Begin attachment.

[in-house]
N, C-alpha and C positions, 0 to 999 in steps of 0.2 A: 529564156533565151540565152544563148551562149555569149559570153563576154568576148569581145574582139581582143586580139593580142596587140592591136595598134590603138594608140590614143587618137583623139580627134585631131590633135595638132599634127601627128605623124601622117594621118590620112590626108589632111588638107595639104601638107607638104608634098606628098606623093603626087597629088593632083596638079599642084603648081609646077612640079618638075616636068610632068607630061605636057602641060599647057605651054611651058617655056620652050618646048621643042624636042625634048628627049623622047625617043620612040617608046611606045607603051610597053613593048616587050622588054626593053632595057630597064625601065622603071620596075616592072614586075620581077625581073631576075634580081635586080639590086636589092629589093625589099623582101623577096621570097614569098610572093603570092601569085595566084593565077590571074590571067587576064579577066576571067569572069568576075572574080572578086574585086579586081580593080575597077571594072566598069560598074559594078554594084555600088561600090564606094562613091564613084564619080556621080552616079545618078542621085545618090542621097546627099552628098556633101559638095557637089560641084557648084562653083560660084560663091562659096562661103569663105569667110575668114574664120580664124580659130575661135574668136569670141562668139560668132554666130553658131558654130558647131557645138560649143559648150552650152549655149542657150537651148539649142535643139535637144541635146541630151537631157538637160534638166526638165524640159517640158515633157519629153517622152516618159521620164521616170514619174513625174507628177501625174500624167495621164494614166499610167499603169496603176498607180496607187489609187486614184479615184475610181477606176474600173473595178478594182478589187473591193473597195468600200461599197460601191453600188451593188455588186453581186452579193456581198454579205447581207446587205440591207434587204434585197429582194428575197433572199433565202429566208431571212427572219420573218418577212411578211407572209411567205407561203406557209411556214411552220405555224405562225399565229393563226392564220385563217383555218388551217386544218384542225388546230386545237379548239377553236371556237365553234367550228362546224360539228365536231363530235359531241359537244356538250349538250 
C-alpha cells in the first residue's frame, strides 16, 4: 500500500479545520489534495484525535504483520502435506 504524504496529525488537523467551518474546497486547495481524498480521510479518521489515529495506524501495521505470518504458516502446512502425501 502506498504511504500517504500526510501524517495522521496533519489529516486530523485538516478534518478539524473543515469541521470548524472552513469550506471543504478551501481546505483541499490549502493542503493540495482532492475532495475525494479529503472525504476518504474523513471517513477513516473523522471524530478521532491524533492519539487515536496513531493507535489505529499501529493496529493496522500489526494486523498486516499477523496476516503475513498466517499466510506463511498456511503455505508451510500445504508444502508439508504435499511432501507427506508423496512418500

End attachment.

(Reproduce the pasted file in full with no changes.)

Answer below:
[in-house]
N, C-alpha and C positions, 0 to 999 in steps of 0.2 A: 529564156533565151540565152544563148551562149555569149559570153563576154568576148569581145574582139581582143586580139593580142596587140592591136595598134590603138594608140590614143587618137583623139580627134585631131590633135595638132599634127601627128605623124601622117594621118590620112590626108589632111588638107595639104601638107607638104608634098606628098606623093603626087597629088593632083596638079599642084603648081609646077612640079618638075616636068610632068607630061605636057602641060599647057605651054611651058617655056620652050618646048621643042624636042625634048628627049623622047625617043620612040617608046611606045607603051610597053613593048616587050622588054626593053632595057630597064625601065622603071620596075616592072614586075620581077625581073631576075634580081635586080639590086636589092629589093625589099623582101623577096621570097614569098610572093603570092601569085595566084593565077590571074590571067587576064579577066576571067569572069568576075572574080572578086574585086579586081580593080575597077571594072566598069560598074559594078554594084555600088561600090564606094562613091564613084564619080556621080552616079545618078542621085545618090542621097546627099552628098556633101559638095557637089560641084557648084562653083560660084560663091562659096562661103569663105569667110575668114574664120580664124580659130575661135574668136569670141562668139560668132554666130553658131558654130558647131557645138560649143559648150552650152549655149542657150537651148539649142535643139535637144541635146541630151537631157538637160534638166526638165524640159517640158515633157519629153517622152516618159521620164521616170514619174513625174507628177501625174500624167495621164494614166499610167499603169496603176498607180496607187489609187486614184479615184475610181477606176474600173473595178478594182478589187473591193473597195468600200461599197460601191453600188451593188455588186453581186452579193456581198454579205447581207446587205440591207434587204434585197429582194428575197433572199433565202429566208431571212427572219420573218418577212411578211407572209411567205407561203406557209411556214411552220405555224405562225399565229393563226392564220385563217383555218388551217386544218384542225388546230386545237379548239377553236371556237365553234367550228362546224360539228365536231363530235359531241359537244356538250349538250 
C-alpha cells in the first residue's frame, strides 16, 4: 500500500479545520489534495484525535504483520502435506 504524504496529525488537523467551518474546497486547495481524498480521510479518521489515529495506524501495521505470518504458516502446512502425501 502506498504511504500517504500526510501524517495522521496533519489529516486530523485538516478534518478539524473543515469541521470548524472552513469550506471543504478551501481546505483541499490549502493542503493540495482532492475532495475525494479529503472525504476518504474523513471517513477513516473523522471524530478521532491524533492519539487515536496513531493507535489505529499501529493496529493496522500489526494486523498486516499477523496476516503475513498466517499466510506463511498456511503455505508451510500445504508444502508439508504435499511432501507427506508423496512418500